In addition, the Midland-based Scharbauer Foundation contributed money to remodel the building where the program is based.
“We knew it was a huge need in our area. This center will be a hub for West Texas, and we estimate we’ll see more than 9,000 patients a year,” Stretcher said, adding that approximately 40 percent of patients outside of Midland County will eventually be served through telemedicine.
Jain said the project will start in September so that results can be seen in the next year or two.
“We knew it was a huge need in our area.”
“We don’t have enough doctors. There’s a long waiting time. So patients use emergency care, and they are getting inappropriate and inadequate care,” he said.
The program will add four fellows and up to 16 medical residents to help fill the gaps.
Admitting that it’s hard to recruit mental health professionals to the area, Jain expects those who train here will stay.
“Doctors tend to stay close to where they were trained,” he said.
The Permian Basin faces high rates of depression, teen pregnancy, substance abuse and school dropouts, according to Jain.
Part of that is because of the transitory nature of the oil economy.
Many families relocate during boom times and uproot their families, which contributes to metal health issues, he said.
Texas Tech has a clinic in K-12 schools to help families when a parent cannot take time off from work to take their child to a psychiatrist.
For Jain, the new fellows would play a big role doing more with the schools.
While some parents do not want their children to receive care because of negative associations with mental health, the West Texas shortage of mental health professionals is so acute, Jain’s team struggles to meet the overwhelming demand of patients.
“We can’t even get to the ones where parents want their child to be seen,” he said.
But Texas Tech is hard at work. An existing adult mental health program has reduced waiting times from three-to-four months down to a couple of weeks, he said.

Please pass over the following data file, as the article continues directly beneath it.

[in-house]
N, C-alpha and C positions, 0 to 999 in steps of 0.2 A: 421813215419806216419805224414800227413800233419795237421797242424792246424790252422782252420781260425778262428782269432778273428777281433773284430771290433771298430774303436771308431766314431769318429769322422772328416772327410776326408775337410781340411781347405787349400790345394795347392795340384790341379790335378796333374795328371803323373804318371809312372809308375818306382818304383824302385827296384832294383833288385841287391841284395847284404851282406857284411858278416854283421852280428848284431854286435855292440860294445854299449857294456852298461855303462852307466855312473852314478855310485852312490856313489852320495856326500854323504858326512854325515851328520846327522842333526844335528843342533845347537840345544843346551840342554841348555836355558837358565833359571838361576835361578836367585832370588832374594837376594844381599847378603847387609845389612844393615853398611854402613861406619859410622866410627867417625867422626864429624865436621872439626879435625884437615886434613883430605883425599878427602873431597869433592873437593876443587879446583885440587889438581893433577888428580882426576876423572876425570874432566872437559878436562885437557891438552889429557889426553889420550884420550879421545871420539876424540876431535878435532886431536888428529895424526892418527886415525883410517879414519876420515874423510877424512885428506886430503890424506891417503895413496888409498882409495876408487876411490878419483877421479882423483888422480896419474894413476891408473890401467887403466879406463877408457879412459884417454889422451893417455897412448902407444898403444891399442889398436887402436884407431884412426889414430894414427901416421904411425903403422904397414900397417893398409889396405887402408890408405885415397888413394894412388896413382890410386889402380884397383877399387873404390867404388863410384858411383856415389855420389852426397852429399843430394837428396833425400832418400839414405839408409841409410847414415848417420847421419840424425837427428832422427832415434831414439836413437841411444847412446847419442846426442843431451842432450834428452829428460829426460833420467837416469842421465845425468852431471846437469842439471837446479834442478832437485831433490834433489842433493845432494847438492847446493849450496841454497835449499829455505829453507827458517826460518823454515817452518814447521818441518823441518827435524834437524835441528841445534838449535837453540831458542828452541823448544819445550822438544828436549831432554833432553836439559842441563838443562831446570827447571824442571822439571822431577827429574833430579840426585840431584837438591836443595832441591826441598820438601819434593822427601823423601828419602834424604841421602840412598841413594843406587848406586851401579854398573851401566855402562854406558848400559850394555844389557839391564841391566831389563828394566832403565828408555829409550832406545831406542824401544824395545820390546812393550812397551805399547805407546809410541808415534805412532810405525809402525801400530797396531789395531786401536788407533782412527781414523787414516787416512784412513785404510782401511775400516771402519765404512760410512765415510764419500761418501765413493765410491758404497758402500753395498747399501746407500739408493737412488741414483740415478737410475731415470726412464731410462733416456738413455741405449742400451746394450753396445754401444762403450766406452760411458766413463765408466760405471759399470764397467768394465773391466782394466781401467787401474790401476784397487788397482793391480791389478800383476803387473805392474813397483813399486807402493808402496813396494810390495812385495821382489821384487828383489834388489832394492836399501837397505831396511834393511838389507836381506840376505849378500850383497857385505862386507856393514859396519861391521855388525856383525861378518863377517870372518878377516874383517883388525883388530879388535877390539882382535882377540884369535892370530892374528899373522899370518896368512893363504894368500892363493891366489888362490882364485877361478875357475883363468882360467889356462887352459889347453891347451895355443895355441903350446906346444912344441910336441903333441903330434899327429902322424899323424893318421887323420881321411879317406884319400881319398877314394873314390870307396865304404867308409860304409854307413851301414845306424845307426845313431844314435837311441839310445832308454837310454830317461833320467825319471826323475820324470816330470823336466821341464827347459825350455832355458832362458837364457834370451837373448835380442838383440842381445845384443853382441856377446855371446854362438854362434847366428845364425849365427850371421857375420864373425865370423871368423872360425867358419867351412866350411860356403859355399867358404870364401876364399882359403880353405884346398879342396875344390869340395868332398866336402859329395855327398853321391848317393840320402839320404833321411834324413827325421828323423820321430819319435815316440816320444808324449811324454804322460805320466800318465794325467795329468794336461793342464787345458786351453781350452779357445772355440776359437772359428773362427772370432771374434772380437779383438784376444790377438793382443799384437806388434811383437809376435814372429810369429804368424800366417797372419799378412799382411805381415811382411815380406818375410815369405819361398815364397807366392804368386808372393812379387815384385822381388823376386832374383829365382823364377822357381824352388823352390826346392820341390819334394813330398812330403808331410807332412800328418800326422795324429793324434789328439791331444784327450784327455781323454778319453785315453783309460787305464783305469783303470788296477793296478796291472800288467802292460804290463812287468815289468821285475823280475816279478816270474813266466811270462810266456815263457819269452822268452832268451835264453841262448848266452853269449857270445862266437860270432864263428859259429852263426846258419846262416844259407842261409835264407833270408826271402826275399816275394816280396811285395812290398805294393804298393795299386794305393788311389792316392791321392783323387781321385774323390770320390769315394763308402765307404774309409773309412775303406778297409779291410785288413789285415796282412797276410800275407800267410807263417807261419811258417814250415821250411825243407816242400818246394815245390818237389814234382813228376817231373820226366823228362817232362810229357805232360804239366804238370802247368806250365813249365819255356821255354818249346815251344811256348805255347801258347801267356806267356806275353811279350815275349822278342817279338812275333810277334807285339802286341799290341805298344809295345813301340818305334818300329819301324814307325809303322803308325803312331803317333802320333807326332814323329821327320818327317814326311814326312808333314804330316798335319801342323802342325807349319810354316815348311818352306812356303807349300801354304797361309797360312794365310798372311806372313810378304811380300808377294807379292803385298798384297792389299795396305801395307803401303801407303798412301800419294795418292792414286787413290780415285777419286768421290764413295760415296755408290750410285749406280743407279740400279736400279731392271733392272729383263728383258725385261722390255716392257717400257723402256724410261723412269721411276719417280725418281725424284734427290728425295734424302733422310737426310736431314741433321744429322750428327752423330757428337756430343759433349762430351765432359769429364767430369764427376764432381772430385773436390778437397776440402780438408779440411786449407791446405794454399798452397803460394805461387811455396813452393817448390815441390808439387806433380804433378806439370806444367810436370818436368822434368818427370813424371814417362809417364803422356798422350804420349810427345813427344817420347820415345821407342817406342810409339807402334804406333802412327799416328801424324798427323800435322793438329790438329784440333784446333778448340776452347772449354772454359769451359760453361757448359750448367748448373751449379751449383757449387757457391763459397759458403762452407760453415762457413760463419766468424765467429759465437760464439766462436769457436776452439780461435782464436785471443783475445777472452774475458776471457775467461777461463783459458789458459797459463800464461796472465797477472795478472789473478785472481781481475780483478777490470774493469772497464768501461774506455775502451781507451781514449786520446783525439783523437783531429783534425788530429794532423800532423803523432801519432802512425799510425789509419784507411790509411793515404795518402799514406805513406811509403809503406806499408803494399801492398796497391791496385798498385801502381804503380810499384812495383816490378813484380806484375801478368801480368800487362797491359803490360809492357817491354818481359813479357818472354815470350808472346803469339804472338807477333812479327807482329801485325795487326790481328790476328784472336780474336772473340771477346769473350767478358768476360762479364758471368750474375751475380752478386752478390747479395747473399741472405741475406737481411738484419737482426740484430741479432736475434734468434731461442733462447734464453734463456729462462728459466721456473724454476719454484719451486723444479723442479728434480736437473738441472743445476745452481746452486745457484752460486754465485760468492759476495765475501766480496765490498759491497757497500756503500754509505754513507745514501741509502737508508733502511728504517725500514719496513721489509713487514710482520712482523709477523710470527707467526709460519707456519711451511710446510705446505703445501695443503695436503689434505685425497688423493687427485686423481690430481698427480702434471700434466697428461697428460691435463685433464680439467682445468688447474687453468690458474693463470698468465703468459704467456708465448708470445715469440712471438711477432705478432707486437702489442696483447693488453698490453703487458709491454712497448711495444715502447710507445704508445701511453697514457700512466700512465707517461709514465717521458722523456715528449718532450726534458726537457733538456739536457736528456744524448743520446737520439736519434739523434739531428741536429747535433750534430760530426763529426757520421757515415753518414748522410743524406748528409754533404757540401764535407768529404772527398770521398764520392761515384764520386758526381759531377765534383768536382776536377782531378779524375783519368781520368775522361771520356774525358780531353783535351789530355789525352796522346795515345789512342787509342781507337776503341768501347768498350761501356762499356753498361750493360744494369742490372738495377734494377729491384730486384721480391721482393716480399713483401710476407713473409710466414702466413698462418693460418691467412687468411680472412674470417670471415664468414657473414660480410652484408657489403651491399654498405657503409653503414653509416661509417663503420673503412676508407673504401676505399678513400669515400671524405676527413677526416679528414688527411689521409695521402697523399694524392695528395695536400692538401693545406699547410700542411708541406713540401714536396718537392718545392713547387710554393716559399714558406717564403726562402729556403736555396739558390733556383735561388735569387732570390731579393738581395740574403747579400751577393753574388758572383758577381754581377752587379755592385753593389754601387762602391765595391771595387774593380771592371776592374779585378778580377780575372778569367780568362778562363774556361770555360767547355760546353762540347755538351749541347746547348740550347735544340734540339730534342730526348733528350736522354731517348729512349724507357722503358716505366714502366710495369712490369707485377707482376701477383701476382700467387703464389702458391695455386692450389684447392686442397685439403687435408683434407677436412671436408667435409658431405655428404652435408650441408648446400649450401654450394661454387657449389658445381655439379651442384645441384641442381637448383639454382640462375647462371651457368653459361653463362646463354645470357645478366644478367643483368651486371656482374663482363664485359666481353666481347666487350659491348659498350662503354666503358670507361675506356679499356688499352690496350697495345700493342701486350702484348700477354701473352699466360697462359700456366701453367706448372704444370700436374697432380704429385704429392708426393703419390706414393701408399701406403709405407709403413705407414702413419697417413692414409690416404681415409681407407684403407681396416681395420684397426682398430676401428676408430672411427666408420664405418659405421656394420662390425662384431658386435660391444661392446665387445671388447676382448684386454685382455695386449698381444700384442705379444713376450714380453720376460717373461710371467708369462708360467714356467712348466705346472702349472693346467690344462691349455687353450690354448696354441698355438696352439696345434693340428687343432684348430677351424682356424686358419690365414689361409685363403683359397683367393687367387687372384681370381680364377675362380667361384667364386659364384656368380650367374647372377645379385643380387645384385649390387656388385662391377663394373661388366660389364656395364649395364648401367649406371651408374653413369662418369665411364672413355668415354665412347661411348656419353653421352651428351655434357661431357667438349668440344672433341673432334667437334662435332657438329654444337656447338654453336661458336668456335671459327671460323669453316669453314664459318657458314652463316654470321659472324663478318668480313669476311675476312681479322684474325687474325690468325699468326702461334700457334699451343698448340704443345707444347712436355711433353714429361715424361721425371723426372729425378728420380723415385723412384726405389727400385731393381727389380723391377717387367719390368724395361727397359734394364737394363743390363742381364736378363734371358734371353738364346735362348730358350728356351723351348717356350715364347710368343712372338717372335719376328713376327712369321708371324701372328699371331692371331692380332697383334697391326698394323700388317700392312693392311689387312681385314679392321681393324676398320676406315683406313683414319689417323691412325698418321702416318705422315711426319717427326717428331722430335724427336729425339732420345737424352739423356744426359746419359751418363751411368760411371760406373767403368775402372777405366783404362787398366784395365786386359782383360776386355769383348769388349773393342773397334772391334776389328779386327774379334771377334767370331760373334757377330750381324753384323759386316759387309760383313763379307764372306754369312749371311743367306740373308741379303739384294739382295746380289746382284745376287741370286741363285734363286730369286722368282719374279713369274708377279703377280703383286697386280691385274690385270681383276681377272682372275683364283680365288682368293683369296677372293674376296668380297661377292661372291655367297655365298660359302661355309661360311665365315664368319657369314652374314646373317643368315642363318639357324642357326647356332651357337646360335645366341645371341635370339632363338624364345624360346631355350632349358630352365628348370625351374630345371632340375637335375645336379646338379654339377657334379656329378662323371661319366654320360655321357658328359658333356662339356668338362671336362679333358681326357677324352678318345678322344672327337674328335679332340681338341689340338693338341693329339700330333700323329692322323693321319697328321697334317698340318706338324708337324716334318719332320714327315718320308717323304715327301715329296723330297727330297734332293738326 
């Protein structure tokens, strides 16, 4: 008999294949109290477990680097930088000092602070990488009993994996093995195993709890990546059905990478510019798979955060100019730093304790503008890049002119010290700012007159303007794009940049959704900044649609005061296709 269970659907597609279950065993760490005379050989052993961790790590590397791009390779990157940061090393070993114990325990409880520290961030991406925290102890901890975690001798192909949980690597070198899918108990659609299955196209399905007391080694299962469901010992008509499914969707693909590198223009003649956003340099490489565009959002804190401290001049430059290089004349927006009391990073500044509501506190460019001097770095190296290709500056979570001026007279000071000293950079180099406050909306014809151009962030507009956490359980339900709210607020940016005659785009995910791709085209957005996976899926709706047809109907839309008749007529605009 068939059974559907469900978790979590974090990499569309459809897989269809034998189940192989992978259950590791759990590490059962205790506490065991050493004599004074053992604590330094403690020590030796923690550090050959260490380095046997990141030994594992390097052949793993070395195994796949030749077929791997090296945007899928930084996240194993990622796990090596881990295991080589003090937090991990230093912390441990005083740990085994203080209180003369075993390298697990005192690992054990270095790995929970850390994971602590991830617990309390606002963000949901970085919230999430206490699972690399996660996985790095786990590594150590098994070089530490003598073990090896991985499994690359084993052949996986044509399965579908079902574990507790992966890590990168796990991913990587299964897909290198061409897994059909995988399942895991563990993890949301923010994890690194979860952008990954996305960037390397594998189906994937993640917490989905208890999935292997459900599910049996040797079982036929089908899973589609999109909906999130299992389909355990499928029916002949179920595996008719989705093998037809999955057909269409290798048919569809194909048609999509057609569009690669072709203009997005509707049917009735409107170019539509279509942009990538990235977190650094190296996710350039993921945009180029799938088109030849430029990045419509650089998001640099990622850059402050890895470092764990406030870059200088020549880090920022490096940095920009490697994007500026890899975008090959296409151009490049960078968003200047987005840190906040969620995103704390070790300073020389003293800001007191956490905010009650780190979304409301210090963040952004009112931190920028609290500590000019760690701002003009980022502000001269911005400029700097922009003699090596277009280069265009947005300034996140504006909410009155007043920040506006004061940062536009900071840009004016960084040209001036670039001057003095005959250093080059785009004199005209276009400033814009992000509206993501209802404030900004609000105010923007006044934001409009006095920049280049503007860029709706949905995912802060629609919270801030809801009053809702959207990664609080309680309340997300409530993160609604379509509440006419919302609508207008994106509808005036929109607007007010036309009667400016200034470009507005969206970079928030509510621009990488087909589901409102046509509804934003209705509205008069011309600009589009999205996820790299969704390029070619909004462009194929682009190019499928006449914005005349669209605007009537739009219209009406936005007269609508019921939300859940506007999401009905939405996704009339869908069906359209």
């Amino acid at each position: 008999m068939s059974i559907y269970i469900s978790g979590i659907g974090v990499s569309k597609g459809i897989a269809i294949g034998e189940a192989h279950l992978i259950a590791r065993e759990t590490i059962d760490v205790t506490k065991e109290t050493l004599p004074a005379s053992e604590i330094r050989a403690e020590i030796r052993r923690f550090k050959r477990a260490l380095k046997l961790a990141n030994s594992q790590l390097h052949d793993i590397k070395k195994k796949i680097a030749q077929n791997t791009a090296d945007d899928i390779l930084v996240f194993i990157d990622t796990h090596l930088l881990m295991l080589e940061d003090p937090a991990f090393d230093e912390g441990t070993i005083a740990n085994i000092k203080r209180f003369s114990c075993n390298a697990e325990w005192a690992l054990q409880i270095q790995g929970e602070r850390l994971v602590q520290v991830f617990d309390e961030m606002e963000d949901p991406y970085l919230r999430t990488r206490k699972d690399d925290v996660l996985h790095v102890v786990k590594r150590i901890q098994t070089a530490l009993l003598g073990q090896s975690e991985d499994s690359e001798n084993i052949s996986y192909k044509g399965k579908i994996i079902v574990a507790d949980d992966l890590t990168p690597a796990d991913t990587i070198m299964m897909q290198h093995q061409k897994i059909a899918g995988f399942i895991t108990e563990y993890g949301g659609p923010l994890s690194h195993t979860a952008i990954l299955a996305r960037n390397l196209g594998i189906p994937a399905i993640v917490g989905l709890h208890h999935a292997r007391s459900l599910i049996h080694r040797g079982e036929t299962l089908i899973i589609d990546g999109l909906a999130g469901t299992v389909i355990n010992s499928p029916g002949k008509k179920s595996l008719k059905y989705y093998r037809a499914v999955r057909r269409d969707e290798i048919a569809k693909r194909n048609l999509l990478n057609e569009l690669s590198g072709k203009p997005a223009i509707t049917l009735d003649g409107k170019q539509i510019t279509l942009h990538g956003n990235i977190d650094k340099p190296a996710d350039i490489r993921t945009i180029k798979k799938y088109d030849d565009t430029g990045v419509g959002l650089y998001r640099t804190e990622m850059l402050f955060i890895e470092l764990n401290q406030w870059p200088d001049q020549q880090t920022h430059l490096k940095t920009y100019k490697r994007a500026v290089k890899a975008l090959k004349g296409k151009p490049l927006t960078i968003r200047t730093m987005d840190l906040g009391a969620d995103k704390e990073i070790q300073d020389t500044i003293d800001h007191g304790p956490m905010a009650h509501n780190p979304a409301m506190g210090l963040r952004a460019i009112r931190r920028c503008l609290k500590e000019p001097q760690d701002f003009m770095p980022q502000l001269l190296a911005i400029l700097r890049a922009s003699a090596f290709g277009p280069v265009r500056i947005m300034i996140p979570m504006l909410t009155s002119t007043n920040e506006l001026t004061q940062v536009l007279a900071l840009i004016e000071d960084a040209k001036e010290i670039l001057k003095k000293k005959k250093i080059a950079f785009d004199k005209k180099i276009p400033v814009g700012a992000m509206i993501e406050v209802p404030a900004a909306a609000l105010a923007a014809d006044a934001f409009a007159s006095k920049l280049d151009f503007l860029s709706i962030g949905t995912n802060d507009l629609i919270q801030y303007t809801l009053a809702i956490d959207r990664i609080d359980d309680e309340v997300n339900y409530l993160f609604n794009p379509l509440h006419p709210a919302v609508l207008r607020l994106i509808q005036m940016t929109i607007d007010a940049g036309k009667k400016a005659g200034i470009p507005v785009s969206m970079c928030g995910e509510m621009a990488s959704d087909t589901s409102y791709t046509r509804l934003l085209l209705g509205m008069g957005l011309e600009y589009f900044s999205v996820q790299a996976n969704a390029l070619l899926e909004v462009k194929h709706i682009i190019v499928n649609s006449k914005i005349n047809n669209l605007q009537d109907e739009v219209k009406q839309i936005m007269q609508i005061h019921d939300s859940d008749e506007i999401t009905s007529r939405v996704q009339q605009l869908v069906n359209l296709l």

With so much potential, Jain is excited about what MDC’s investment will do.
“This will make West Texas more attractive to many other families with better quality of life and retaining better manpower. It’s a very good investment in the future of West Texas,” he said.
Fueled by philanthropy
For Duncan, the investment in Midland is the latest evidence of an crucial source of the system’s success.
“We wouldn’t be as advanced as we are today without philanthropy,” said Duncan, pointing out that only 24 percent of Texas Tech’s budget comes from the state. “Without foundations, groups and individuals, this would not happen.”
Duncan talked about the “Texas Tech model,” a phrase coined by Chairman of the Board of Regents L. Frederick ‘Rick’ Francis to describe how Texas Tech has partnered with West Texas communities to develop innovative and much needed academic, research and patient care opportunities in Amarillo, Abilene, El Paso, Lubbock and the Permian Basin.
While the system is based in Lubbock, it was created to serve all of West Texas, a promise the chancellor says it has delivered on even as its grown to more than a dozen campuses.
“These communities have seen we’re a good investment,” Duncan said, adding Texas Tech brings good, steady jobs to each community’s economy.
Mitchell emphasized that the recent investment from Midland Development Corporation is a prime example of how philanthropy pays dividends far beyond the initial investment.
“That will impact Midland and Dimmitt and Alpine.” he said, adding that technology will provide the platform to link healthcare professionals with patients in underserved small towns all over the region.
And as the new Mental Health Institute takes shape, everyone — from Duncan to university faculty — are focused on one outcome: making a difference in people’s lives.
That’s the biggest motivator of all explained Schovanec, who recalls the times that philanthropic investments in Texas Tech have come from donors who saw the university system impacting people and were inspired to give.
“That’s what distinguishes the American system,” he said. “There is not a tradition of philanthropic support for universities in Europe and Asia as there is in the United States. That’s part of the reason higher education in the United States is still the envy of the world.”